Hiring managers look at each résumé for an average of six seconds, according to a 2012 study by TheLadders, a job-hunting website.
In those six seconds, the recruiter looks at the applicant’s name, information about current and previous jobs, and education. Then a quick yes or no, and it’s on to the next one.
The study, which enjoyed another round of publicity last month, after Business Insider made a video about its findings, raised the question about how much candidates’ education—that is, what they learned, rather than where they went—matters when it comes to making it past the early rounds of vetting.
Critics have argued that a college degree does not say much about a candidate’s abilities apart from the ability to get into, and graduate from, a particular college. Employers themselves complain that a college degree doesn’t predict whether a graduate will make a good employee. Purveyors of alternative credentials have rushed to fill the gap, designing "badges" and "nanodegrees" that are more specific about what skills applicants actually possess.
And yet—how much more information can applicants really hope to get across if a recruiter is spending only a few seconds sizing them up?
Alternative credentials can be valuable to a hiring manager who is looking closely at a small pool of candidates, says Sheryl Grant, director of badge research at Hastac, the Humanities, Arts, Science, and Technology Alliance and Collaboratory, a group that has advocated for alternative credentials. Anybody can write on a résumé that he or she knows the programming language HTML5, says Ms. Grant. Faking an HTML5 badge from the Mozilla Foundation is harder.
But the early part of the application process, when résumés are sorted based on snap judgments rather than studied comparisons, might be tougher to crack.
At some large companies, those first snap judgments are made by robots. Human-resources software sorts résumés according to keywords, years of experience, education level, and other metrics. The key to avoiding the early cull has gone from impressing a busy human being to gaming an exacting algorithm. In either scenario, it is not clear whether having a nontraditional credential gives an applicant an advantage.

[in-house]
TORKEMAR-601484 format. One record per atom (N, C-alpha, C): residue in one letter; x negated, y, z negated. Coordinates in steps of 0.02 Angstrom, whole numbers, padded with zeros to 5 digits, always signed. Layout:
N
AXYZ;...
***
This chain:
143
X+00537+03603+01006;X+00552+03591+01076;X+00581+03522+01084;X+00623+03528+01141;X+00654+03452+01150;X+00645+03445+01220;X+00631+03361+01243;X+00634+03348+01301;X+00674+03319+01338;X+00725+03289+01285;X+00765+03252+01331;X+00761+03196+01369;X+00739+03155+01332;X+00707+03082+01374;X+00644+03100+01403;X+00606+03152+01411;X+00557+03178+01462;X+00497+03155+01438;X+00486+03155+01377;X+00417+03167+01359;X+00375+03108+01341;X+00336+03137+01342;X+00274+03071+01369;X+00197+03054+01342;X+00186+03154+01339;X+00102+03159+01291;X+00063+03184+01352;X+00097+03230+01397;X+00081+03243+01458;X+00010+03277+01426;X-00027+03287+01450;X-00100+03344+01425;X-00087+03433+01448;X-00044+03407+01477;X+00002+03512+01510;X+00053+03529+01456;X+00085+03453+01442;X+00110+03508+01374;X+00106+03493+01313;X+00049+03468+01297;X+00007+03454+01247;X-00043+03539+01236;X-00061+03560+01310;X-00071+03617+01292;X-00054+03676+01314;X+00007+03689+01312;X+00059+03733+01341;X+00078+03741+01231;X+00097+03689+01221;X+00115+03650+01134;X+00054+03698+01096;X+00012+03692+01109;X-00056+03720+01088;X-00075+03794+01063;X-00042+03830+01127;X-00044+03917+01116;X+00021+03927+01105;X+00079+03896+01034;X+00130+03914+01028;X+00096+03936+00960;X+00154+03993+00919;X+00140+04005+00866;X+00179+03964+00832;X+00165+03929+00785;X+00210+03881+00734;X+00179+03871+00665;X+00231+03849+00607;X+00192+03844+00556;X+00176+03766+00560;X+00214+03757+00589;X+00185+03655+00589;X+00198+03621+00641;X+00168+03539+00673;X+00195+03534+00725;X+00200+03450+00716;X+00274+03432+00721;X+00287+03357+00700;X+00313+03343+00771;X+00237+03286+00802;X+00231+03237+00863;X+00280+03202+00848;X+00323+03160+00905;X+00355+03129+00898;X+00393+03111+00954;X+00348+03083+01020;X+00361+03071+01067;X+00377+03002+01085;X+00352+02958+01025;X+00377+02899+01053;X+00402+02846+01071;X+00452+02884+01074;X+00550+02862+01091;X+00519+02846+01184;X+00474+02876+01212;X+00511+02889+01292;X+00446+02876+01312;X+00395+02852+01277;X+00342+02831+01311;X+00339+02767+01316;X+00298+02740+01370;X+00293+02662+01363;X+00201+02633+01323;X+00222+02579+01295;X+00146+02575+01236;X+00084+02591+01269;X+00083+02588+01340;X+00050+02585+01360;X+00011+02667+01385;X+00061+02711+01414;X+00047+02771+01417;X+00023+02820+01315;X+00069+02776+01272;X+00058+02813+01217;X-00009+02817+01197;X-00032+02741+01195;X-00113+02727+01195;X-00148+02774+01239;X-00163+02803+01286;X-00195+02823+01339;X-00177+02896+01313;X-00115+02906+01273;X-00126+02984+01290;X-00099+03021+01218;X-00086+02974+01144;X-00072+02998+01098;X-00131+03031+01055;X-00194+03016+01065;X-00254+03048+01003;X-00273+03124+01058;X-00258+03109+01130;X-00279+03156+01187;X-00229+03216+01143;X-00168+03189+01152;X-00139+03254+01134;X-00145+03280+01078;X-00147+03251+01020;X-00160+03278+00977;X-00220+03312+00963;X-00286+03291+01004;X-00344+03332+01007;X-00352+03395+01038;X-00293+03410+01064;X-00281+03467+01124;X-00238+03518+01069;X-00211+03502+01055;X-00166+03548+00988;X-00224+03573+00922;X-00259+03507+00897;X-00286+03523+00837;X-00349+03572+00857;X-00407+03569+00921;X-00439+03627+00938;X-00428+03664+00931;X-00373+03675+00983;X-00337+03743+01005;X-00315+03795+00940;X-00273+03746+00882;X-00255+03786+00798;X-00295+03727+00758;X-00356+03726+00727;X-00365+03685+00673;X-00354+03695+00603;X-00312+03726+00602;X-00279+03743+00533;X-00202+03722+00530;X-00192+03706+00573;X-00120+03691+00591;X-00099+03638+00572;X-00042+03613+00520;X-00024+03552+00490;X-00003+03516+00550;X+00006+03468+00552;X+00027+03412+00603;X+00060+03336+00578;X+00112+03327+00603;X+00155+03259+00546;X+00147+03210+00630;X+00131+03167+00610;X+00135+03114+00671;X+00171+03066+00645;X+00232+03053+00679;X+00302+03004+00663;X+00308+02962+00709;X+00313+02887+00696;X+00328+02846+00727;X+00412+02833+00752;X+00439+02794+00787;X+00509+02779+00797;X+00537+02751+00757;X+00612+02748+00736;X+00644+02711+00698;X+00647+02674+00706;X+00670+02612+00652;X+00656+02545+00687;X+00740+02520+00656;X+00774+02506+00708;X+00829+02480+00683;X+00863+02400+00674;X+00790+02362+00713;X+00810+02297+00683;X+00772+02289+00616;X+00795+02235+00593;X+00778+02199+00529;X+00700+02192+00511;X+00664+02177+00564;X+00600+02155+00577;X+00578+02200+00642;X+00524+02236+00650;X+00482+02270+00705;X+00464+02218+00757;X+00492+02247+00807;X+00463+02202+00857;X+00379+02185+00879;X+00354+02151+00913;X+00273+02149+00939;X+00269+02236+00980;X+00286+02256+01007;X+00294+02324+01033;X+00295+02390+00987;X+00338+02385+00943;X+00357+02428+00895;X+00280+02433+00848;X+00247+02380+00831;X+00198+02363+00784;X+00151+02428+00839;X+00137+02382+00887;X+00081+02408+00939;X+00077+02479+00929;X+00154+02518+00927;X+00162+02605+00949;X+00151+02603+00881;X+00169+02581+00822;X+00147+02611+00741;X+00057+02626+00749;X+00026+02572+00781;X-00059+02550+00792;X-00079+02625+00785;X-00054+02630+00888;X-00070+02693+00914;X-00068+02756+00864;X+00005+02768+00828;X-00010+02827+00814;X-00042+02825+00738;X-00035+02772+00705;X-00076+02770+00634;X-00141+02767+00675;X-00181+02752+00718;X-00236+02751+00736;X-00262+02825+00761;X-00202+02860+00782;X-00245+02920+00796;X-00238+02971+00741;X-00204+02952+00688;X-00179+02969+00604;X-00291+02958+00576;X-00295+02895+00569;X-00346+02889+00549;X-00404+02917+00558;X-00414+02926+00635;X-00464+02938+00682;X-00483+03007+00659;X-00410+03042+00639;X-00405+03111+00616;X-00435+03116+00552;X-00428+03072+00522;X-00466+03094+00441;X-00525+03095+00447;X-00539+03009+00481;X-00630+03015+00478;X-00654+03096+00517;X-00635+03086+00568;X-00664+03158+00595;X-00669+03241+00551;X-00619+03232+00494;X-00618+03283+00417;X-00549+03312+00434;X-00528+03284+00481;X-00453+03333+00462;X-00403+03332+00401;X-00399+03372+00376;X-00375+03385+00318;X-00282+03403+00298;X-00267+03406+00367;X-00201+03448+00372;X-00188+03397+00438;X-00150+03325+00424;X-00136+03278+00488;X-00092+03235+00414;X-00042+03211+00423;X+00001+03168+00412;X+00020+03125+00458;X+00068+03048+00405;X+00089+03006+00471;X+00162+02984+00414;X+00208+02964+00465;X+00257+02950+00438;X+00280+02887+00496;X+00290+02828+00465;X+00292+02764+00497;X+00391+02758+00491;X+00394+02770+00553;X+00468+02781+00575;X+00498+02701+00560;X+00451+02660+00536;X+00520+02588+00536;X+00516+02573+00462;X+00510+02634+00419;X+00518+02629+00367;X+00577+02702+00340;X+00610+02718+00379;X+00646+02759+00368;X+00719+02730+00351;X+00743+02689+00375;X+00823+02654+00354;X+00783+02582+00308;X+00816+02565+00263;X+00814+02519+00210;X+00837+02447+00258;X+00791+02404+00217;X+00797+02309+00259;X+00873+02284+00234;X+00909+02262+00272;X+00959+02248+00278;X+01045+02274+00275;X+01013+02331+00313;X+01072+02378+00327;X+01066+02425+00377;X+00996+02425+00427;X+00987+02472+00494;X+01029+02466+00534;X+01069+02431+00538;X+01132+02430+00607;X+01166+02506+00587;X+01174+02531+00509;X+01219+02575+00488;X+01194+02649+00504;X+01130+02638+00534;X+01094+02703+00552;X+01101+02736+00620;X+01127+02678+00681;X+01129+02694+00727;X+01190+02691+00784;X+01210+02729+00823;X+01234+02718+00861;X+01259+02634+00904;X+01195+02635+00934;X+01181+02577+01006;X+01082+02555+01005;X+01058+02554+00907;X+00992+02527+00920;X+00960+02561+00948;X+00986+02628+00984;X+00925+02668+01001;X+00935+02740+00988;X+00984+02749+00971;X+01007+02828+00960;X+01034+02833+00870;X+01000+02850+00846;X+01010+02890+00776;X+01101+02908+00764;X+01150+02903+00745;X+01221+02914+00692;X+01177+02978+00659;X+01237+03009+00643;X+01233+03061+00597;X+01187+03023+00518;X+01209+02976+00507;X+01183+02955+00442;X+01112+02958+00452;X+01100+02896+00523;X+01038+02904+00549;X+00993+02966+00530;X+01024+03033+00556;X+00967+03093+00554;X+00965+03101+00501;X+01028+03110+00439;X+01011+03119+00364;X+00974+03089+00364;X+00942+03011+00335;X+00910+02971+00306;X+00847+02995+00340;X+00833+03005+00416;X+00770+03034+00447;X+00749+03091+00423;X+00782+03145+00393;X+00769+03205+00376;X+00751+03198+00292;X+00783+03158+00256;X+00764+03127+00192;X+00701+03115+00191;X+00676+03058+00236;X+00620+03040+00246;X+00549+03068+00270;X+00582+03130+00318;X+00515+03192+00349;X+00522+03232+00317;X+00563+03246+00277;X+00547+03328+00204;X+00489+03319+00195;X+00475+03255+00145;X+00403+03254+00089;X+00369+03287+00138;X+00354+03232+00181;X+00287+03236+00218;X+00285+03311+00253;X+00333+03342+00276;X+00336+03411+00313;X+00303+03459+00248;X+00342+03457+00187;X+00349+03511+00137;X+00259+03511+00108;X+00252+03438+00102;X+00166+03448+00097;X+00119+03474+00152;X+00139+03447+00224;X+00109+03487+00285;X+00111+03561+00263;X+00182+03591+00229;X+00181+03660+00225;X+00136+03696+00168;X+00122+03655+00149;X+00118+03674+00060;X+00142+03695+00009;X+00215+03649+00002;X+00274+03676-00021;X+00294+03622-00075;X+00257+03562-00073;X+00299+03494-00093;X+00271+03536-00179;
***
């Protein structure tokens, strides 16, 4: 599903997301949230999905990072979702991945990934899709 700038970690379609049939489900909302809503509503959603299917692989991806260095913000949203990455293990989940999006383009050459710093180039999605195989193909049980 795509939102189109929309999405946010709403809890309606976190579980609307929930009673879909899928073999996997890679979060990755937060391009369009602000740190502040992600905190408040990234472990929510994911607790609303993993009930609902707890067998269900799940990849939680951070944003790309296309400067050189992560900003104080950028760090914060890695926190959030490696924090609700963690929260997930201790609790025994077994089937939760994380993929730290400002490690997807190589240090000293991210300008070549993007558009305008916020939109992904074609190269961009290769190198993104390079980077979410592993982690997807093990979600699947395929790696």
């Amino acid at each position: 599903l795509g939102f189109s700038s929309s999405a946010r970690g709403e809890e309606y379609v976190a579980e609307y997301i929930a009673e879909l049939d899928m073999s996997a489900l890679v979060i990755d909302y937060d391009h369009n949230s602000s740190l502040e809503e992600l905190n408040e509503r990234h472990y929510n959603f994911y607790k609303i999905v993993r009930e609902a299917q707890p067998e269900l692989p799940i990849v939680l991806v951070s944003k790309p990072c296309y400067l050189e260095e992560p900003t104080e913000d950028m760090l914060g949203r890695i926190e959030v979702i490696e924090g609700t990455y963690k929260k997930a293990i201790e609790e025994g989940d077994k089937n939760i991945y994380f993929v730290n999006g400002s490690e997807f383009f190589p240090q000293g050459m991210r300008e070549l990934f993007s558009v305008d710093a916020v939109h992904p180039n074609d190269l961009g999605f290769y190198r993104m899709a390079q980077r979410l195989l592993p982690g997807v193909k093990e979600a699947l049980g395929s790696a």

For those who want to make alternative credentials count in the early stages of the screening process, a big hurdle may be getting the vendors of human-resources software to integrate the new credentials into their algorithms.
"An HR platform," Ms. Grant says, "could conceivably be designed to grab metadata from badges, which seems like a far more information-rich way to screen applicants than cutting potential candidates out of the pool because the platform can’t locate keywords in their cover letter."
That integration probably won’t happen, she says, until the companies using those platforms start seeing alternative credentials as legitimate—winning over the "human systems" that dictate to the technological ones.
A Long Way to Go
Udacity, the online education company, has been trying to win over companies one at a time, developing its "nanodegrees" with input from tech-industry heavyweights such as Google and AT&T. When Udacity announced the new credential, in June, it said AT&T would make up to 100 paid internships available to "top students who complete nanodegrees."
Still, nanodegree holders applying elsewhere might not enjoy any advantage. A user on Quora, the online question-and-answer forum, recently asked hiring managers if Udacity’s nanodegrees were seen as valuable. A response came from a user identifying himself as Allan Hui, a vice president at Weather Underground, a commercial service that analyzes data from thousands of weather stations.
Mr. Hui said the value of nanodegrees in the application process probably depended on whether a company had established formal guidelines for counting them. If not, the credential might simply be ignored.
"Some companies will have very stringent guidelines that even hiring managers might not be able to bypass," he wrote, though he added that start-ups might be more receptive.
Alexander Halavais, an associate professor of social and behavioral studies at Arizona State University, has been researching how employers perceive badges. He says alternative credentials have a long way to go.
"Outside of IT, there is a lot of resistance to badges," said Mr. Halavais in an email interview. "I know that for my students, based on folks we have talked to so far, I would never recommend that they use badges within a traditional hiring process—e.g., on a résumé."
Correction (11/25/2014, 6:27 p.m.): This article originally misstated the size of AT&T's commitment to make paid internships available to "top students who complete nanodegrees." AT&T said it would offer "up to 100" internships, not 100 internships. The article has been updated to reflect this correction.